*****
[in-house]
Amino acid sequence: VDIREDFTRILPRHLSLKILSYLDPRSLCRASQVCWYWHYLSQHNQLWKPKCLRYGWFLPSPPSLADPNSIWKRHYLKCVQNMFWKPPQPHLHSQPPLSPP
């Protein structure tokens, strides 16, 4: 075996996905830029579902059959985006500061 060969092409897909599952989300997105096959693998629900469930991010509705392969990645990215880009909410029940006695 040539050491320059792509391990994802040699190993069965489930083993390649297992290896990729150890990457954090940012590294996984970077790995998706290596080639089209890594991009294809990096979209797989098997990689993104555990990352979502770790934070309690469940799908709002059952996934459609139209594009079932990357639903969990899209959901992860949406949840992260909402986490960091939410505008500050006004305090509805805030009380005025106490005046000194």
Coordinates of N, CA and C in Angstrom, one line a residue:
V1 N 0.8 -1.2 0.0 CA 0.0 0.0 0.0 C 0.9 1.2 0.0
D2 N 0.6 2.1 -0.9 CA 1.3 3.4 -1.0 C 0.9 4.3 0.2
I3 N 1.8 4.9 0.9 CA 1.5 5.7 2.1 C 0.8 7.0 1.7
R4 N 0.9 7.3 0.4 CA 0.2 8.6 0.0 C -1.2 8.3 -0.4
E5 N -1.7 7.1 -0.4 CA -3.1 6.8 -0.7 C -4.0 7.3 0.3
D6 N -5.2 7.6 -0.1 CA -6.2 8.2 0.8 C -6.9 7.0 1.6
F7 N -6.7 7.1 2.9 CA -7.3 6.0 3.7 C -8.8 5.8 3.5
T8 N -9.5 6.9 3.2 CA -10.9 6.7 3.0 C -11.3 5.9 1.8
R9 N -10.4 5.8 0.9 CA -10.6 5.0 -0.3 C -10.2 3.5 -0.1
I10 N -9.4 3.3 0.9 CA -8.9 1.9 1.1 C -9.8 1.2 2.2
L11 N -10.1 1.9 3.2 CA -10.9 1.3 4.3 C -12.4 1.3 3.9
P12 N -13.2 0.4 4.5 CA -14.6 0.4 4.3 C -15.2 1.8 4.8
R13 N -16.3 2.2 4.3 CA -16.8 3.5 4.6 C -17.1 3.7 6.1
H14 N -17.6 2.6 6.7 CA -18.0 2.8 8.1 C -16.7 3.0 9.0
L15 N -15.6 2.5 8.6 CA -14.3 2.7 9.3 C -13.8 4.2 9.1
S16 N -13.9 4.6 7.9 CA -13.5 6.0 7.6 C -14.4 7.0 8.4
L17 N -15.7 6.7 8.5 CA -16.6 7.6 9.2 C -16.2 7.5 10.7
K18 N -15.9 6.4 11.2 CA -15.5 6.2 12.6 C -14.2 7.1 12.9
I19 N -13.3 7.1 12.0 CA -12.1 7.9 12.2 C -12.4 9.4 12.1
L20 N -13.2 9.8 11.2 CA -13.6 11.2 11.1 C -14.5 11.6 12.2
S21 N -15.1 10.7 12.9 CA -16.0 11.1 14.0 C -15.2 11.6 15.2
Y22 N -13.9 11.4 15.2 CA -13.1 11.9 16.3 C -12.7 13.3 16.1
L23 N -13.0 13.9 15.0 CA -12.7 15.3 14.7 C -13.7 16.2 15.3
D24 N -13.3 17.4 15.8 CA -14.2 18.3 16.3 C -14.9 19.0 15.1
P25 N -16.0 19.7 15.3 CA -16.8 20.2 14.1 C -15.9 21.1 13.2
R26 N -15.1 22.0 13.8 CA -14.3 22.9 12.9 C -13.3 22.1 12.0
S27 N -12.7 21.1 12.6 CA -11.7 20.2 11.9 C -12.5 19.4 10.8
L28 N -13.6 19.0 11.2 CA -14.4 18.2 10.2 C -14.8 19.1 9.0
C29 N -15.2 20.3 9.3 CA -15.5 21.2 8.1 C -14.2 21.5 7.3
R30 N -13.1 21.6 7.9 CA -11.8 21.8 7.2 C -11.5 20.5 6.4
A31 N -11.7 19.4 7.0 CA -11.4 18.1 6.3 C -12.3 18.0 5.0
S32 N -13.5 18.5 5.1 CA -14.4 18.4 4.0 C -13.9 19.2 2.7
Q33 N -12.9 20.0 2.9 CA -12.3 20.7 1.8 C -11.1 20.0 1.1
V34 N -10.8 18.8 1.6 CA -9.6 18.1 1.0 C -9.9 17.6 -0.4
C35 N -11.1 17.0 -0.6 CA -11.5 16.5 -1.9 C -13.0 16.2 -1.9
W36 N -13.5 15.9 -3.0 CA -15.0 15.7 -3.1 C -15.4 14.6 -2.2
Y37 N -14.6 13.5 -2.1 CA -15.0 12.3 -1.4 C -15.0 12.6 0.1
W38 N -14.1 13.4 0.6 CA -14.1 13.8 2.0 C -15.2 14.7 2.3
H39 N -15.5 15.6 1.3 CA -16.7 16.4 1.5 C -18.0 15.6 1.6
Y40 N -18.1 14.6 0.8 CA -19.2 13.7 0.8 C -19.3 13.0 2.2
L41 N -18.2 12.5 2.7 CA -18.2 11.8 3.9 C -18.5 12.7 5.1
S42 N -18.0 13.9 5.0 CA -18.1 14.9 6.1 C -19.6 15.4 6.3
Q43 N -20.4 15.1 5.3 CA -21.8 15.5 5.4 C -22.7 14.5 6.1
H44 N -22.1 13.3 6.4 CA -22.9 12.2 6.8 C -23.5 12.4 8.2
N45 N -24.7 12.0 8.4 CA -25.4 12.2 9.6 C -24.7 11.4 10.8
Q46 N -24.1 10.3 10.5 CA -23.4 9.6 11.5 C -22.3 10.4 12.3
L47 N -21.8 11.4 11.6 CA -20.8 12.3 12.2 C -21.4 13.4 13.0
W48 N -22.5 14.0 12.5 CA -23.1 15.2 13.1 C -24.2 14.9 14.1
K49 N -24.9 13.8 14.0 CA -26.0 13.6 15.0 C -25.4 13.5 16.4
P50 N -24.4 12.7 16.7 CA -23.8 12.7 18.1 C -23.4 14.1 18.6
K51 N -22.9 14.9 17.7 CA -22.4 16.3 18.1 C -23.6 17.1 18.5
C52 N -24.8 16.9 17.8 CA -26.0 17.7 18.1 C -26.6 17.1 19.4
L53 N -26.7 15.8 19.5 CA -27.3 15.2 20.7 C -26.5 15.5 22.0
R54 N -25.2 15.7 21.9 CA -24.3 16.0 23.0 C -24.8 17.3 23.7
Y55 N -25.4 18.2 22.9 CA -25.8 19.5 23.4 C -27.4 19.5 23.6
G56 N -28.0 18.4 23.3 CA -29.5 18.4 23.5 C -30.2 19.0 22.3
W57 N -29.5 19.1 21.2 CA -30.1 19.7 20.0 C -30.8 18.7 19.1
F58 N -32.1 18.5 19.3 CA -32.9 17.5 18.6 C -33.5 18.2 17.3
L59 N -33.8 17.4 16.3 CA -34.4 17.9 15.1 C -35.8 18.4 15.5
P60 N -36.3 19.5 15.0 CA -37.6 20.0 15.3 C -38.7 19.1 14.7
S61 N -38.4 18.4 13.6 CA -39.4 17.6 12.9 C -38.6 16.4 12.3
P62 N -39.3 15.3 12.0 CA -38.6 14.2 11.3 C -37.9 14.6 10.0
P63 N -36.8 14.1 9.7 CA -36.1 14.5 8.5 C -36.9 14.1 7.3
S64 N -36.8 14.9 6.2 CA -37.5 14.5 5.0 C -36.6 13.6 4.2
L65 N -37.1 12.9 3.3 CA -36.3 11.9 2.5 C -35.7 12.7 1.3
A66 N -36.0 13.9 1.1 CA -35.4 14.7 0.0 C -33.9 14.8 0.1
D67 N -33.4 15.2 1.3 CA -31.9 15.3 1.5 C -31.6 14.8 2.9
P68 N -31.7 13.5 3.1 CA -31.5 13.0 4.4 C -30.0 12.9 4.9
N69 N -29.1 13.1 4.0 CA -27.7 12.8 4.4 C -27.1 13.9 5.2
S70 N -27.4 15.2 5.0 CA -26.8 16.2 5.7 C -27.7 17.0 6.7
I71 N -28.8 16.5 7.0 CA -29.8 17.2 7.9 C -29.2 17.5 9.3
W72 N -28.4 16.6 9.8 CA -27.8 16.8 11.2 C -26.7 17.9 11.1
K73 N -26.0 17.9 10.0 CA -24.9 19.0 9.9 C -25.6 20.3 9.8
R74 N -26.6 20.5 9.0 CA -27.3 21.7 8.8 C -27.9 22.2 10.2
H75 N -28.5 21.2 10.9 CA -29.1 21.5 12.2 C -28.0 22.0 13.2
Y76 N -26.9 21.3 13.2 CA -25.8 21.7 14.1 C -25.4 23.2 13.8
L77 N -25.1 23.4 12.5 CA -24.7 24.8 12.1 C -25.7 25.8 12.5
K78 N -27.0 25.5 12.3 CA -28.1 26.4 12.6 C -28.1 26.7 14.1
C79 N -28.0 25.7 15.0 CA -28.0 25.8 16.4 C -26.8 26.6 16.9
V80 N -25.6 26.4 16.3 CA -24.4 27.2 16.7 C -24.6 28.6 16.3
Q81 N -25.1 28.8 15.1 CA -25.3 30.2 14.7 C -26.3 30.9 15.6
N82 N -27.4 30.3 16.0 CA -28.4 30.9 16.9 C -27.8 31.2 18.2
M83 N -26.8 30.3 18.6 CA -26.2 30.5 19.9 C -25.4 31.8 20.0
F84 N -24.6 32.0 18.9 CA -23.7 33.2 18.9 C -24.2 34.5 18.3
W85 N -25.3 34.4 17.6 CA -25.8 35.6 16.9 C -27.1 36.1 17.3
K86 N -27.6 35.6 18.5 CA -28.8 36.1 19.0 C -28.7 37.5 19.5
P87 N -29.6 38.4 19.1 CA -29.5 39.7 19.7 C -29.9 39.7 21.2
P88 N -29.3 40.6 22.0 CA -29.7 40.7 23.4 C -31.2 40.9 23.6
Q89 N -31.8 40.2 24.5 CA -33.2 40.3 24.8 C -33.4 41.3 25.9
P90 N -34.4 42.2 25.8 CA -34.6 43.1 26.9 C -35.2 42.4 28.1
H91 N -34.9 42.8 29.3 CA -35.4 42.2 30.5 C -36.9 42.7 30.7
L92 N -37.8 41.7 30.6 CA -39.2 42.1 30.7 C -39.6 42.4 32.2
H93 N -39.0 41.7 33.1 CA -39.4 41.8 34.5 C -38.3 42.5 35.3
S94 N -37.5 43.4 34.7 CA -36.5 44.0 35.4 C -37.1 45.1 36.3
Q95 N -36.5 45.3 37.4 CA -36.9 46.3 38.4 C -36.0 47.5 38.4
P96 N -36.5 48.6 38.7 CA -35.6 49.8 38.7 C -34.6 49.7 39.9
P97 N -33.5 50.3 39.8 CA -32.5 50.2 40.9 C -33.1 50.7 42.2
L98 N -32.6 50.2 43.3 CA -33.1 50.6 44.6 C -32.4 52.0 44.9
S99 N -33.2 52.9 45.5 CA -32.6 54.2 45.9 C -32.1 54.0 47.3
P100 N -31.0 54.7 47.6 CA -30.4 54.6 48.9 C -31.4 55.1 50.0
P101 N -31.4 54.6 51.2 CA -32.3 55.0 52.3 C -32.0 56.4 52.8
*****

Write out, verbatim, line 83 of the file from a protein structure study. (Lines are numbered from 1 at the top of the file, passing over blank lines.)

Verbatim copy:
C79 N -28.0 25.7 15.0 CA -28.0 25.8 16.4 C -26.8 26.6 16.9